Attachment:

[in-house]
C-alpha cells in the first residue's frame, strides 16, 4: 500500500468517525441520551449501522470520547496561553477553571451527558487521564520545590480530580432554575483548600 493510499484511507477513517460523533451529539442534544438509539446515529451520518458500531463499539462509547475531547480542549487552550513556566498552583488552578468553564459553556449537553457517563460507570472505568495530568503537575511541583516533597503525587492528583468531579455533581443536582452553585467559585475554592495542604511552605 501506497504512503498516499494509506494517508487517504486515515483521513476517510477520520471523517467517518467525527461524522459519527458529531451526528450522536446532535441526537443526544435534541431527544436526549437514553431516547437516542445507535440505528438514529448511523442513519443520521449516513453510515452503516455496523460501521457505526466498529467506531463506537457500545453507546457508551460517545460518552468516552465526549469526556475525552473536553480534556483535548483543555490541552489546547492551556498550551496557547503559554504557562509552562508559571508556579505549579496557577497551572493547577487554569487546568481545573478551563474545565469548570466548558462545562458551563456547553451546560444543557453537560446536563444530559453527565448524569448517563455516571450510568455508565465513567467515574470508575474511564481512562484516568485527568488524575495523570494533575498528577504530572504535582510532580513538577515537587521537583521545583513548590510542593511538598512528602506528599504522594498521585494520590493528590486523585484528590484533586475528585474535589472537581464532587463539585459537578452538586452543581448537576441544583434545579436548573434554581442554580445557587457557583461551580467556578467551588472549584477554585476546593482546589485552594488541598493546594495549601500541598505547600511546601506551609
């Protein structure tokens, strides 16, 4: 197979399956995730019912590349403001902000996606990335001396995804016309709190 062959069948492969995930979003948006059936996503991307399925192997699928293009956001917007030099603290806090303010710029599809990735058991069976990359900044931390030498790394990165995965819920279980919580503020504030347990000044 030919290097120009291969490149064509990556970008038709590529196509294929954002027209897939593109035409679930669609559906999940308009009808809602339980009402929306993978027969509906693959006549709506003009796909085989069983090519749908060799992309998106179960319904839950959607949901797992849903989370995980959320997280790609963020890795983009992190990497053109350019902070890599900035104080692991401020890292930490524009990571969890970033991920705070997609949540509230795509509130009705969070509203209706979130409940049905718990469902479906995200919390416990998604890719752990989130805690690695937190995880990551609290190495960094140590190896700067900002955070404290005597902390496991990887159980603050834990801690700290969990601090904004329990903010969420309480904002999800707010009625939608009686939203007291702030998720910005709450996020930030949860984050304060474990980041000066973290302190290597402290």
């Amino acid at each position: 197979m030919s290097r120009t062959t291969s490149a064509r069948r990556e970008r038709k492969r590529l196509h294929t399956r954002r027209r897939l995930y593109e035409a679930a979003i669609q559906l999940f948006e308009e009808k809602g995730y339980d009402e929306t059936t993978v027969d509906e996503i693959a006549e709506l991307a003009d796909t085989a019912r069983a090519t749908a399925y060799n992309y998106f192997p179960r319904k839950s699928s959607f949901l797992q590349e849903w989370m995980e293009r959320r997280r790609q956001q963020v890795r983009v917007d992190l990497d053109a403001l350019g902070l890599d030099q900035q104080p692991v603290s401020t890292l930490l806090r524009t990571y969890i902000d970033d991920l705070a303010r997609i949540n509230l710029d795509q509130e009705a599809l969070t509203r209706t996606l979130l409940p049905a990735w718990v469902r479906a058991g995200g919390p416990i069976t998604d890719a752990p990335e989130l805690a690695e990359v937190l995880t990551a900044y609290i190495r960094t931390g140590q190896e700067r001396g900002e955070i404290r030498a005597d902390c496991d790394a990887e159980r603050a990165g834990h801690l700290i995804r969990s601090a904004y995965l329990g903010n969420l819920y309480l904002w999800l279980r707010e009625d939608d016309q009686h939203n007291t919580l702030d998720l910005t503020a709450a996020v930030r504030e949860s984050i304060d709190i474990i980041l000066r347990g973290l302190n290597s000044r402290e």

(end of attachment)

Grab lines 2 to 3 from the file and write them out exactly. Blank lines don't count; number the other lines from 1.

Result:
C-alpha cells in the first residue's frame, strides 16, 4: 500500500468517525441520551449501522470520547496561553477553571451527558487521564520545590480530580432554575483548600 493510499484511507477513517460523533451529539442534544438509539446515529451520518458500531463499539462509547475531547480542549487552550513556566498552583488552578468553564459553556449537553457517563460507570472505568495530568503537575511541583516533597503525587492528583468531579455533581443536582452553585467559585475554592495542604511552605 501506497504512503498516499494509506494517508487517504486515515483521513476517510477520520471523517467517518467525527461524522459519527458529531451526528450522536446532535441526537443526544435534541431527544436526549437514553431516547437516542445507535440505528438514529448511523442513519443520521449516513453510515452503516455496523460501521457505526466498529467506531463506537457500545453507546457508551460517545460518552468516552465526549469526556475525552473536553480534556483535548483543555490541552489546547492551556498550551496557547503559554504557562509552562508559571508556579505549579496557577497551572493547577487554569487546568481545573478551563474545565469548570466548558462545562458551563456547553451546560444543557453537560446536563444530559453527565448524569448517563455516571450510568455508565465513567467515574470508575474511564481512562484516568485527568488524575495523570494533575498528577504530572504535582510532580513538577515537587521537583521545583513548590510542593511538598512528602506528599504522594498521585494520590493528590486523585484528590484533586475528585474535589472537581464532587463539585459537578452538586452543581448537576441544583434545579436548573434554581442554580445557587457557583461551580467556578467551588472549584477554585476546593482546589485552594488541598493546594495549601500541598505547600511546601506551609
């Protein structure tokens, strides 16, 4: 197979399956995730019912590349403001902000996606990335001396995804016309709190 062959069948492969995930979003948006059936996503991307399925192997699928293009956001917007030099603290806090303010710029599809990735058991069976990359900044931390030498790394990165995965819920279980919580503020504030347990000044 030919290097120009291969490149064509990556970008038709590529196509294929954002027209897939593109035409679930669609559906999940308009009808809602339980009402929306993978027969509906693959006549709506003009796909085989069983090519749908060799992309998106179960319904839950959607949901797992849903989370995980959320997280790609963020890795983009992190990497053109350019902070890599900035104080692991401020890292930490524009990571969890970033991920705070997609949540509230795509509130009705969070509203209706979130409940049905718990469902479906995200919390416990998604890719752990989130805690690695937190995880990551609290190495960094140590190896700067900002955070404290005597902390496991990887159980603050834990801690700290969990601090904004329990903010969420309480904002999800707010009625939608009686939203007291702030998720910005709450996020930030949860984050304060474990980041000066973290302190290597402290």